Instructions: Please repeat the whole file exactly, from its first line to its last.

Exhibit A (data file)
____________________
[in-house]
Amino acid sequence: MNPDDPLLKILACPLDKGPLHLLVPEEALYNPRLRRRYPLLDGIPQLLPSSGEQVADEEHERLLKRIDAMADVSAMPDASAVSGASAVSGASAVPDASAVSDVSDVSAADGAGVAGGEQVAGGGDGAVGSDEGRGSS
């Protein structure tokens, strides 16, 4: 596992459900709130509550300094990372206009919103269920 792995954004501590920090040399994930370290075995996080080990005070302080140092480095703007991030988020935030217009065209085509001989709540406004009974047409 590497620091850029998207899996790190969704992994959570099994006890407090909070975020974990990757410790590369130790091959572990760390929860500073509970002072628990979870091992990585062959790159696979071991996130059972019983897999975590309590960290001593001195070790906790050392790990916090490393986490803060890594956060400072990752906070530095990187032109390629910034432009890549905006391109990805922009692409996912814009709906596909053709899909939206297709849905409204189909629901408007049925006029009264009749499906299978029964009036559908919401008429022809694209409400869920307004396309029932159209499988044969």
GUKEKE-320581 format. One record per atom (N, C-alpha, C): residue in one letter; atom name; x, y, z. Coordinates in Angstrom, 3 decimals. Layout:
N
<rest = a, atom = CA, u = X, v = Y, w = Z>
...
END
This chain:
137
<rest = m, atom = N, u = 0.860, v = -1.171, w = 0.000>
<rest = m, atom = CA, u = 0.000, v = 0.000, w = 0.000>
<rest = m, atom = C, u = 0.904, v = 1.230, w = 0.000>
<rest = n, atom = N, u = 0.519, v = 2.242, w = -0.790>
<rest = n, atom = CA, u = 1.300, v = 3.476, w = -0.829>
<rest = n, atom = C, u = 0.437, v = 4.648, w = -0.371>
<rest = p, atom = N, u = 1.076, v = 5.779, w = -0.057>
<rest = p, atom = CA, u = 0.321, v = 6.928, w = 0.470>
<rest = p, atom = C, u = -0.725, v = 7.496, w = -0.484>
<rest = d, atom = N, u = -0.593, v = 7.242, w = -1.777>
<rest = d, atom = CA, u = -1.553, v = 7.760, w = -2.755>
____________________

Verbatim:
[in-house]
Amino acid sequence: MNPDDPLLKILACPLDKGPLHLLVPEEALYNPRLRRRYPLLDGIPQLLPSSGEQVADEEHERLLKRIDAMADVSAMPDASAVSGASAVSGASAVPDASAVSDVSDVSAADGAGVAGGEQVAGGGDGAVGSDEGRGSS
């Protein structure tokens, strides 16, 4: 596992459900709130509550300094990372206009919103269920 792995954004501590920090040399994930370290075995996080080990005070302080140092480095703007991030988020935030217009065209085509001989709540406004009974047409 590497620091850029998207899996790190969704992994959570099994006890407090909070975020974990990757410790590369130790091959572990760390929860500073509970002072628990979870091992990585062959790159696979071991996130059972019983897999975590309590960290001593001195070790906790050392790990916090490393986490803060890594956060400072990752906070530095990187032109390629910034432009890549905006391109990805922009692409996912814009709906596909053709899909939206297709849905409204189909629901408007049925006029009264009749499906299978029964009036559908919401008429022809694209409400869920307004396309029932159209499988044969």
GUKEKE-320581 format. One record per atom (N, C-alpha, C): residue in one letter; atom name; x, y, z. Coordinates in Angstrom, 3 decimals. Layout:
N
<rest = a, atom = CA, u = X, v = Y, w = Z>
...
END
This chain:
137
<rest = m, atom = N, u = 0.860, v = -1.171, w = 0.000>
<rest = m, atom = CA, u = 0.000, v = 0.000, w = 0.000>
<rest = m, atom = C, u = 0.904, v = 1.230, w = 0.000>
<rest = n, atom = N, u = 0.519, v = 2.242, w = -0.790>
<rest = n, atom = CA, u = 1.300, v = 3.476, w = -0.829>
<rest = n, atom = C, u = 0.437, v = 4.648, w = -0.371>
<rest = p, atom = N, u = 1.076, v = 5.779, w = -0.057>
<rest = p, atom = CA, u = 0.321, v = 6.928, w = 0.470>
<rest = p, atom = C, u = -0.725, v = 7.496, w = -0.484>
<rest = d, atom = N, u = -0.593, v = 7.242, w = -1.777>
<rest = d, atom = CA, u = -1.553, v = 7.760, w = -2.755>